One way to take the greenhouse gas, carbon dioxide, out of the air is to concentrate and store it underground. Scientific American explains how one company plans to do it.
This is a canister of compressed carbon dioxide. Globally, we pump out about 85 trillion of these every year. And all that gas contributes to global warming.
In Mississippi Southern Company has built the nation’s first carbon-capture plant where they plan to trap carbon dioxide deep underground. We’re going to show you how they plan to do it.
This is Scientific American’s 60-Second Science. I’m David Biello. Got a minute?
Oil is the remains of algae that died millions of years ago and drifted to the bottom of the ocean where it percolated into sandstone that then got covered by mud, turned to stone, trapping the oil.
This sponge represents sandstone. This jar? An oil deposit, miles underground.
At that depth, CO2 is a liquid—like this water.
This straw represents a well drilled into an oil-rich sandstone. To put the liquid carbon dioxide into the sandstone, you have to push the oil out.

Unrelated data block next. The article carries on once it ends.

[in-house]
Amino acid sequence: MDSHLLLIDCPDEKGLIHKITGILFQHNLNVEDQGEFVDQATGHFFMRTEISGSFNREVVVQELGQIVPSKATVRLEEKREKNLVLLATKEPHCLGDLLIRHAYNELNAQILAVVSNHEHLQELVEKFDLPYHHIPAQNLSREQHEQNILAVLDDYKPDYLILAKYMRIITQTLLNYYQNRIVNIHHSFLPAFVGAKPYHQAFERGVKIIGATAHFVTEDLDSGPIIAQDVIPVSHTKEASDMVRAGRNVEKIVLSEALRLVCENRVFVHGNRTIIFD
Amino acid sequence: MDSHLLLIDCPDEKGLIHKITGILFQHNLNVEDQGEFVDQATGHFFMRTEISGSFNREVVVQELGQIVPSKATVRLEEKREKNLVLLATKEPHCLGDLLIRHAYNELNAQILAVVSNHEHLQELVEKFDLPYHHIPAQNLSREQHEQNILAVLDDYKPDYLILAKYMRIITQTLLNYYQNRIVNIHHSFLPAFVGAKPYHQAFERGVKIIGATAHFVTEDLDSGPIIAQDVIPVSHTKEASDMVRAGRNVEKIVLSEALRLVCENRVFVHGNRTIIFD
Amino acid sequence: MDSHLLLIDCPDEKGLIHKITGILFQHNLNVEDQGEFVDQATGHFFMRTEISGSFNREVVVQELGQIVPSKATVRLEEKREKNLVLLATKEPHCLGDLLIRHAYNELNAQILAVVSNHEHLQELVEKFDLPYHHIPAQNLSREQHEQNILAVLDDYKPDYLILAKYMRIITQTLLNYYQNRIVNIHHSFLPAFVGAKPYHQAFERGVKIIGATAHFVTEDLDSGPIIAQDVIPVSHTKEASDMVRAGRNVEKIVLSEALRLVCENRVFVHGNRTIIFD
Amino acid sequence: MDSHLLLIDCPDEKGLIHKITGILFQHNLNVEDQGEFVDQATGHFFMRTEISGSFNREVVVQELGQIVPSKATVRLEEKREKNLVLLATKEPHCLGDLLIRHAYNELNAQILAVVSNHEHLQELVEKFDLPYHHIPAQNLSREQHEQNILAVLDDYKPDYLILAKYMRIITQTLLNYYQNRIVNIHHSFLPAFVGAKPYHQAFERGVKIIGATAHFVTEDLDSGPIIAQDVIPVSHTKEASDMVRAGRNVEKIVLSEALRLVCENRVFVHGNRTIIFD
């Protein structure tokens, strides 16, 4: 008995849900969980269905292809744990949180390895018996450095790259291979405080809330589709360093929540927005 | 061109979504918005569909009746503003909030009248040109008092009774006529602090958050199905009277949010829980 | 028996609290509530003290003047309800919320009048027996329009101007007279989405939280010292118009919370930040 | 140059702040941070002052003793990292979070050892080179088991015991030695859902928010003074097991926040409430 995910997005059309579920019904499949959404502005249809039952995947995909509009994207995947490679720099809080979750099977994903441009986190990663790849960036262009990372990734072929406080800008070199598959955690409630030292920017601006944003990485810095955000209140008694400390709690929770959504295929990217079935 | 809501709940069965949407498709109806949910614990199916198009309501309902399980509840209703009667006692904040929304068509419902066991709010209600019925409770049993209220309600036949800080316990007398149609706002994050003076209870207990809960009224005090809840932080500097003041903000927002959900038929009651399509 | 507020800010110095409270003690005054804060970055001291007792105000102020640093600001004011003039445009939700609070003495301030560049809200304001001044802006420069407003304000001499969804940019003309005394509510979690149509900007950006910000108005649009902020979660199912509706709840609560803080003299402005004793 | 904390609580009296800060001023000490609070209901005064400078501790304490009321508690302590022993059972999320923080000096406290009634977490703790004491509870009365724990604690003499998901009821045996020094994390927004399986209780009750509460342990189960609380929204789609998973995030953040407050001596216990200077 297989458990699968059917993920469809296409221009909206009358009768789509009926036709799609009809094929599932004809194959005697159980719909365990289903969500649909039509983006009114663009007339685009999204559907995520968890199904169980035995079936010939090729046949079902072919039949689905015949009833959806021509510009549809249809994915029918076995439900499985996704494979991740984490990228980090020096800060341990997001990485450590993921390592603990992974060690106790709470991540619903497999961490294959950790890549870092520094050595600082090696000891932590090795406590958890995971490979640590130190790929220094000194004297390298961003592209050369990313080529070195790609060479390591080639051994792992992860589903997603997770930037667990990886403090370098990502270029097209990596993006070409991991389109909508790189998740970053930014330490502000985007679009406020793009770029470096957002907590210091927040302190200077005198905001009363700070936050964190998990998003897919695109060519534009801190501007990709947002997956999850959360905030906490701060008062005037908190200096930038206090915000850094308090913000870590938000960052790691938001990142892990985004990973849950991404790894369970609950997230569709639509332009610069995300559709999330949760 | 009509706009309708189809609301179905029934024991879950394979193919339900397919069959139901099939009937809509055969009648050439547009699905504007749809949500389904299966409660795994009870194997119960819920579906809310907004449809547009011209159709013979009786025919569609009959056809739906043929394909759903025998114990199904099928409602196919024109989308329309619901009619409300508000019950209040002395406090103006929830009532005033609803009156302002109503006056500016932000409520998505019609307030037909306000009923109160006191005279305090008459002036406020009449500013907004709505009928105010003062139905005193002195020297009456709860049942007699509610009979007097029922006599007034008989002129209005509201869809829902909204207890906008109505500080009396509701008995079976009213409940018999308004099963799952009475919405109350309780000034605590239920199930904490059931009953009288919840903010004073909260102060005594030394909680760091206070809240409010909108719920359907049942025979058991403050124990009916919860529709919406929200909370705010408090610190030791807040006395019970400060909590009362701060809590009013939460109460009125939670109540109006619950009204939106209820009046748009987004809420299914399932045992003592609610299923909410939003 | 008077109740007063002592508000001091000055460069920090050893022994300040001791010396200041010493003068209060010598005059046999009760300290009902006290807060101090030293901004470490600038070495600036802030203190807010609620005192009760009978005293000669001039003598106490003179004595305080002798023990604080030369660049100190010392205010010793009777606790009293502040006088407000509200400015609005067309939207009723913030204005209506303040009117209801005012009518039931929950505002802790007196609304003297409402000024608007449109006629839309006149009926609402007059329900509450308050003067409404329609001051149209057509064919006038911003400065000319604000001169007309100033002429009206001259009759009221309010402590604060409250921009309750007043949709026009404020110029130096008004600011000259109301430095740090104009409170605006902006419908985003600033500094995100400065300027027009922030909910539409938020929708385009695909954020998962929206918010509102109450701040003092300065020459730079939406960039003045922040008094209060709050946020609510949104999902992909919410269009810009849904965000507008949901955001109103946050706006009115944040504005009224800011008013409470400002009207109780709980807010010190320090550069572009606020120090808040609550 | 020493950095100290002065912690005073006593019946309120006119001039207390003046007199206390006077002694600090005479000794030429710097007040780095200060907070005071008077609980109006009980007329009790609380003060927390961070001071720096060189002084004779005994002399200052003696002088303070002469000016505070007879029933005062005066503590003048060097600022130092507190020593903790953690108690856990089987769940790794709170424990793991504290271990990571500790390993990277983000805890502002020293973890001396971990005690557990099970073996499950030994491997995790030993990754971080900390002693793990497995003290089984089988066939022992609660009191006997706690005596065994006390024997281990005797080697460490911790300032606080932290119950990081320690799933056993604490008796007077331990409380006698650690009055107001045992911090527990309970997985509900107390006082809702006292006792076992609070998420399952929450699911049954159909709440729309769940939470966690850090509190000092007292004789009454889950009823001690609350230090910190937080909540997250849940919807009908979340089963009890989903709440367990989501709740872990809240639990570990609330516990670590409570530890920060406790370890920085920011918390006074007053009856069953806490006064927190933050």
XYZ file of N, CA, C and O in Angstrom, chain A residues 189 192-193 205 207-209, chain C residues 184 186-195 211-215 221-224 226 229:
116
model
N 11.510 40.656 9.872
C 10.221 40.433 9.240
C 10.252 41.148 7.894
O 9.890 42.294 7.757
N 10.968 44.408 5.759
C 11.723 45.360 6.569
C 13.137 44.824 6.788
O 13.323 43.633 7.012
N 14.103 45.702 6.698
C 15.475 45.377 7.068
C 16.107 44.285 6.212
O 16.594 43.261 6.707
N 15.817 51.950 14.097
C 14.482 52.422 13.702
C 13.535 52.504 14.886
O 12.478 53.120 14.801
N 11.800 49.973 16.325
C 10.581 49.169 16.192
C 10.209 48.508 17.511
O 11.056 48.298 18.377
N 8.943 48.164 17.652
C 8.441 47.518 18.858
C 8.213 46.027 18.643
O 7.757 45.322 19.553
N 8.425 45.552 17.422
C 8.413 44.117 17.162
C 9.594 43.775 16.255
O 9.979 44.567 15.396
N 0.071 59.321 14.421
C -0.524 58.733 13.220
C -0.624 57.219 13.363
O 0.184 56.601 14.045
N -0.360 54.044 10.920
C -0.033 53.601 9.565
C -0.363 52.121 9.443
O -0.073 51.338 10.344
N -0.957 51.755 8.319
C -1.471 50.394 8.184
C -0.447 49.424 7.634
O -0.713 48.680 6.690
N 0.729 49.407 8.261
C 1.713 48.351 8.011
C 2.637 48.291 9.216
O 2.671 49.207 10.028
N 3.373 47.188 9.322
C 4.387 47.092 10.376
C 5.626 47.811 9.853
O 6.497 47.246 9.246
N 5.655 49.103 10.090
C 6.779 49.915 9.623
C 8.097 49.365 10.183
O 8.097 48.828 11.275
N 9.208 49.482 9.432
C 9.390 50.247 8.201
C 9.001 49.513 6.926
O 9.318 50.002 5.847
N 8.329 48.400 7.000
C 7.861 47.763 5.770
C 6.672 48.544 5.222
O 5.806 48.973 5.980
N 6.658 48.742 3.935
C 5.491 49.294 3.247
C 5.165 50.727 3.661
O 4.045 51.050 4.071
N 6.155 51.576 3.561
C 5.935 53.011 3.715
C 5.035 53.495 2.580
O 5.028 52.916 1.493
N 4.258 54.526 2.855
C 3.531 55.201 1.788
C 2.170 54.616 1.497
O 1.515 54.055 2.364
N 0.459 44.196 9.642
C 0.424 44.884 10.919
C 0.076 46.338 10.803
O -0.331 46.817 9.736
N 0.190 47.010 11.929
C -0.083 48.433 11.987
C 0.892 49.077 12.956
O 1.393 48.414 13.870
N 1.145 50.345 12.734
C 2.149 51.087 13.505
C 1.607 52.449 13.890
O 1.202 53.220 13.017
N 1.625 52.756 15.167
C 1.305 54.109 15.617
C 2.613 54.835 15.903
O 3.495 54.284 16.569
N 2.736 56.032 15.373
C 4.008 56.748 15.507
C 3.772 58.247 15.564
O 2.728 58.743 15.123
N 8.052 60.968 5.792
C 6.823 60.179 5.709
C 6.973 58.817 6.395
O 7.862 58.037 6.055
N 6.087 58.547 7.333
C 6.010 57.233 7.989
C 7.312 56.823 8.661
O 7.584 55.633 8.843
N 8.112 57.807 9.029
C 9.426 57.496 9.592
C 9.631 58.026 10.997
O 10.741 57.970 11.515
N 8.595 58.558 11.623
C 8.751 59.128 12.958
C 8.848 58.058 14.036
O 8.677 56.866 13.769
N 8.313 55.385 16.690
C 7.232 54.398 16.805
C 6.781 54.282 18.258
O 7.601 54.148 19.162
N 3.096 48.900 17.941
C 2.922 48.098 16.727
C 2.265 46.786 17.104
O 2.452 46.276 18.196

Voilà! A gusher!
The petroleum companies will inject the carbon dioxide, and collect the oil.
When they’re done the oil company will cap the well, trapping the CO2 miles underground, just like the oil before it.
Thanks for the minute! For Scientific American’s 60-Second Science, I’m David Biello.
That was a lot more of a gusher than we expected! Really pushed all the oil out, though.
Presenter/Writer: David Biello
Producer/Writer: Eliene Augenbraun
Videographers; Eliene Augenbraun, Benjamin Myers, David Biello
Special Thanks: Southern Company